We are fiddling while the world burns. And floods. And chokes. And maybe even careens past some kind of unforeseen climate change tipping point that will make what are now extreme weather events devastatingly commonplace.

World Weather Attribution, an international group of leading climate scientists, concluded in a new study that the recent deadly heat wave in the Pacific Northwest — which broke all-time high temperature records not in tiny increments, which is how that almost always happens, but by as many as 4 or 5 whole degrees Celsius — would have been “virtually impossible without human-caused climate change.”

That’s bad enough, but what follows in this analysis is worse. Please stay with me while I quote it at length, because the scary part comes at the end:

“The observed temperatures were so extreme that they lie far outside the range of historically observed temperatures. This makes it hard to quantify with confidence how rare the event was. In the most realistic statistical analysis the event is estimated to be about a 1 in 1,000 year event in today’s climate.

“There are two possible sources of this extreme jump in peak temperatures. The first is that this is a very low probability event, even in the current climate which already includes about 1.2°C [almost 2.2 degrees Fahrenheit] of global warming — the statistical equivalent of really bad luck, albeit aggravated by climate change. The second option is that nonlinear interactions in the climate have substantially increased the probability of such extreme heat, much beyond the gradual increase in heat extremes that has been observed up to now. We need to investigate the second possibility further, although we note the climate models do not show it.”

Note the phrase “nonlinear interactions.” The possibility the authors raise is that the warming we have already caused may have somehow triggered sudden and unpredictable changes in weather patterns, including the frequency and intensity of extreme events.

What kinds of events, hypothetically, might those be? We don’t have to imagine these scenarios. The torrential, almost biblical rainfall last week in Germany and Belgium, which caused unprecedented flooding that washed away picturesque villages and claimed at least 200 lives, might be one example. So is the similar deluge this week in China’s Henan Province, which caused flooding and a final death toll that has yet to be tabulated.

This year’s fire season in the American West is already worse than last year’s, which was horrific. As of this writing, the National Interagency Fire Center reports that 79 significant fires have torn through 1,448,053 acres of land. Among these conflagrations is the Bootleg Fire in Oregon, which is so big and hot that it creates its own local weather. The wildfires are generating so much smoke that impacts have reached the East Coast. On Tuesday, New York had its worst air quality in 15 years because of smoke brought there by high-altitude winds from the other side of the continent.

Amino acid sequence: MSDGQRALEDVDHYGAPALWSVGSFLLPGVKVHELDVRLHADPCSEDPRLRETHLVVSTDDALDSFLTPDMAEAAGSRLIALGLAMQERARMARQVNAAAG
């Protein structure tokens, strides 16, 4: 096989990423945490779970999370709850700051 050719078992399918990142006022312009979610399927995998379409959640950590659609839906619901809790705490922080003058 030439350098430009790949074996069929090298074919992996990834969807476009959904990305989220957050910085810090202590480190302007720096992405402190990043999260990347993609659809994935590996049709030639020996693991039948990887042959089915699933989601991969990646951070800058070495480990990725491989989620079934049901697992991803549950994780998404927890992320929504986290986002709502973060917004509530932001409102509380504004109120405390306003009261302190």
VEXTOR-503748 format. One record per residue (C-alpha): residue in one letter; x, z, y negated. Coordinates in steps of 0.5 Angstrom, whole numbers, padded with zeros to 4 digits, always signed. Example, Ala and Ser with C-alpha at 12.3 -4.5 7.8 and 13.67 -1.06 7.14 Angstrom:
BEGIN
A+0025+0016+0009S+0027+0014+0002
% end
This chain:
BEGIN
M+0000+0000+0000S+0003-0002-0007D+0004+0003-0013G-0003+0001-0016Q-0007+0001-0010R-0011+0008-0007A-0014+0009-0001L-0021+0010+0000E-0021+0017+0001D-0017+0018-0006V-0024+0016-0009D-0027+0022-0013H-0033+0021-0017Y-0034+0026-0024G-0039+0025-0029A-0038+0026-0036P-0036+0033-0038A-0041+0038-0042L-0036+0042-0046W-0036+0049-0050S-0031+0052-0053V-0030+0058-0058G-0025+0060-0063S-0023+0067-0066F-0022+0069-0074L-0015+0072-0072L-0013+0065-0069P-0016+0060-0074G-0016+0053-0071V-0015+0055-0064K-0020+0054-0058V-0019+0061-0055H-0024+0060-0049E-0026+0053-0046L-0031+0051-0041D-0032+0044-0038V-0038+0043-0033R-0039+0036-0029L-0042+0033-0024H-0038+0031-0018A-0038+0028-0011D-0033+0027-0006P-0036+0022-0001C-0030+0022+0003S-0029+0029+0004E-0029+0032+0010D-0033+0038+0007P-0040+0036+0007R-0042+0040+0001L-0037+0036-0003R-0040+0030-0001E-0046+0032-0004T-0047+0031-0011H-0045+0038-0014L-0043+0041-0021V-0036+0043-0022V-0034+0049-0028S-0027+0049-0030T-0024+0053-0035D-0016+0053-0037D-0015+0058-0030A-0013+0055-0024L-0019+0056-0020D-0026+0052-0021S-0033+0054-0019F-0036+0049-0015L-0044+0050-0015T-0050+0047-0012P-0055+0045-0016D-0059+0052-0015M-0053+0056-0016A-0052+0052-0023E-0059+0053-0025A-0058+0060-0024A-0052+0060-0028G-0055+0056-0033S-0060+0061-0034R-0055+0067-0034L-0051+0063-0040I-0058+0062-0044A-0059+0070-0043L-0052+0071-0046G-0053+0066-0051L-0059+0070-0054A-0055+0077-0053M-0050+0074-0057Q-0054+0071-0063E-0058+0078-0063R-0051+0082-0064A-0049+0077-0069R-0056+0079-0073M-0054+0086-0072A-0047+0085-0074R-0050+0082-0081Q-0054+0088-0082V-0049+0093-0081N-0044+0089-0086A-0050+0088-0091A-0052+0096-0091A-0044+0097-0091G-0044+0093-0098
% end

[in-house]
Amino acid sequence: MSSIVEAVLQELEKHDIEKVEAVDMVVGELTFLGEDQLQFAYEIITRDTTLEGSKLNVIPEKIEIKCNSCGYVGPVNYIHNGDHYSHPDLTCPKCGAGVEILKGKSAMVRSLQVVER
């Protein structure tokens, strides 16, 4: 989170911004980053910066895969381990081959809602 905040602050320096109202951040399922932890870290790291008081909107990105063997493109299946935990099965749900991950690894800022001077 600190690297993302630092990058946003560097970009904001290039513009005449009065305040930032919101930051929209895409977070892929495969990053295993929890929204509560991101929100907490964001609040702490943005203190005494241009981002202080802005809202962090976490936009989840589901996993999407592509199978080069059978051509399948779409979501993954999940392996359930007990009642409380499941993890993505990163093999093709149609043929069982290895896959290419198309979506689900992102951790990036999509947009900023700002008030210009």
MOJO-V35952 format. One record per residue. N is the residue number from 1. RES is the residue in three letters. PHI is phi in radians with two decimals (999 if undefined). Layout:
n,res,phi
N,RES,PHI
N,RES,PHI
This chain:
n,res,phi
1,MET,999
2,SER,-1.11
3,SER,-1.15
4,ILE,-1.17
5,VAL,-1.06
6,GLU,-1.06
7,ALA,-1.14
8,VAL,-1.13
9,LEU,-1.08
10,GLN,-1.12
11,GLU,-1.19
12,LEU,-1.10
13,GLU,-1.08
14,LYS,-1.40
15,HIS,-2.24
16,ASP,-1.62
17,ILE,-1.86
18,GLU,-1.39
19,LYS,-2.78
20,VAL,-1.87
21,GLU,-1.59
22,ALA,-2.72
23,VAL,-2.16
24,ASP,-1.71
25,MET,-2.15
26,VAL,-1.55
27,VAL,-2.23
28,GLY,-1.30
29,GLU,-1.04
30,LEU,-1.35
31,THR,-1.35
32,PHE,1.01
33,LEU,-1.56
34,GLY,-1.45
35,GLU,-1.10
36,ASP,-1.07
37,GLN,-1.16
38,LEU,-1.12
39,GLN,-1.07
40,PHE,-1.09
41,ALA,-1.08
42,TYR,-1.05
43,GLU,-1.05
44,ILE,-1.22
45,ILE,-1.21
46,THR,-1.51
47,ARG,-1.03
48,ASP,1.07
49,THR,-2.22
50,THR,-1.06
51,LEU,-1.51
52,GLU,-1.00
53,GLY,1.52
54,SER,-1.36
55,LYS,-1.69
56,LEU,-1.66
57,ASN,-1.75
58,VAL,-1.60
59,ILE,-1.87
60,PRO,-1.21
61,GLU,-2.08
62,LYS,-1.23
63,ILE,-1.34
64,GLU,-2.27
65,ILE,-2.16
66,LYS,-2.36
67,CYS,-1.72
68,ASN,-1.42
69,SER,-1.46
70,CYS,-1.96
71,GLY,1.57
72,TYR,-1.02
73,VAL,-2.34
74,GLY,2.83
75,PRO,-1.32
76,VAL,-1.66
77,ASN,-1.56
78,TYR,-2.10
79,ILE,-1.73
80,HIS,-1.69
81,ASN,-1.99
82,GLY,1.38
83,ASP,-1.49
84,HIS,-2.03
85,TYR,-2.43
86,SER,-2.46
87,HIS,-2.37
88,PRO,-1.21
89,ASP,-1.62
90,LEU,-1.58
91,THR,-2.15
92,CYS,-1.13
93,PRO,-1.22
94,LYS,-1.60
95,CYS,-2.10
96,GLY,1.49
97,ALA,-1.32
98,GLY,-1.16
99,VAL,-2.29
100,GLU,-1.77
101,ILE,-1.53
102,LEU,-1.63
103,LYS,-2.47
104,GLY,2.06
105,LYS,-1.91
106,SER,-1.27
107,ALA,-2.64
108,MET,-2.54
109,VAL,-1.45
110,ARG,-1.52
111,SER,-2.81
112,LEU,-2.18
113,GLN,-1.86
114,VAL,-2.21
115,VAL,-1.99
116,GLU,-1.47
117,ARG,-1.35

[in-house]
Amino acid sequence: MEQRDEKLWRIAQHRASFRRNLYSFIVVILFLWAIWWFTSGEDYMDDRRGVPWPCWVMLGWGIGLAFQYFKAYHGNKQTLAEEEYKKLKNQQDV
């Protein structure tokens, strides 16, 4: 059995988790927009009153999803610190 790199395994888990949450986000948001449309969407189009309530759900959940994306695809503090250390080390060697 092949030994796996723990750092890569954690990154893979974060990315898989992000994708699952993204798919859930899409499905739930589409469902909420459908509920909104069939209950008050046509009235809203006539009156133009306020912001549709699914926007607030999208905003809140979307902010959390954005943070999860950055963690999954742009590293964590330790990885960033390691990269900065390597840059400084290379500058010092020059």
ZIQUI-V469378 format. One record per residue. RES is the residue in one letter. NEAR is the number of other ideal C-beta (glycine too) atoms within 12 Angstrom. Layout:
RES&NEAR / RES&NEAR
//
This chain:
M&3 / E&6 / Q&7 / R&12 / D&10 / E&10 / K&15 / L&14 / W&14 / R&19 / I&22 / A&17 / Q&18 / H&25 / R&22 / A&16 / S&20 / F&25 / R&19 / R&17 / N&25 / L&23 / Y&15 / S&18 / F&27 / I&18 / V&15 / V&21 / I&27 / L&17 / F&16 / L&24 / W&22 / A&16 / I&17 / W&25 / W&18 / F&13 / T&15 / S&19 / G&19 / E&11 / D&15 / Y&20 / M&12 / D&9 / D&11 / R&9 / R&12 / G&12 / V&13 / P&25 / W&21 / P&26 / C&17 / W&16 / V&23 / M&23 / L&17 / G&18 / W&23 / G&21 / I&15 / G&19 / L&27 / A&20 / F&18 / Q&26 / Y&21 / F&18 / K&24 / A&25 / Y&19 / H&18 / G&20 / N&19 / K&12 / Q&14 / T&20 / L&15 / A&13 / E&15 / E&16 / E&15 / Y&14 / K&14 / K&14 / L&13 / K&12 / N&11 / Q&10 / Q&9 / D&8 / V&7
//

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Parts of Western Canada are also ablaze. And wildfires in Russian Siberia may exceed last year’s record levels, with smoke threatening populated areas such as the city of Yakutsk with an “airpocalypse” of choking, toxic pollution.

Skeptics often attack climate scientists for alleged overconfidence in their predictions about the disastrous impact of climate change. But leading researchers are being honest, and humble, about the extreme weather we’re seeing. World Weather Attribution calculated that if we have another 1.4 degrees Fahrenheit of warming — which is projected to occur by the 2040s, unless we take bold action — an extreme heat wave in the Northwest like the one we just saw would no longer be expected to happen every 1,000 years, but “roughly every 5 to 10 years.” But if some “nonlinear” process is happening, the scientists have no idea what we should expect, and they acknowledge it.

Michael E. Mann, director of Pennsylvania State University’s Earth System Science Center, told CNN that “the signal is emerging from the noise more quickly” than climate scientists’ models predicted. “The signal is now large enough that we can ‘see’ it in the daily weather.”

It’s clear to me that we are now at the point where the old disclaimer about not being able to ascribe any specific weather event to climate change no longer applies in the way it used to. Thousand-year floods or fires or storms are supposed to be, by definition, rare. When they happen in bunches, all around the world, obviously something is going on.

The question is: What, precisely? The models climate scientists developed told us that these kinds of events were our future. If the future is now, we’ll need to figure out what’s going on and how to respond to it fast. The luxury of dithering and delay has gone up in smoke.

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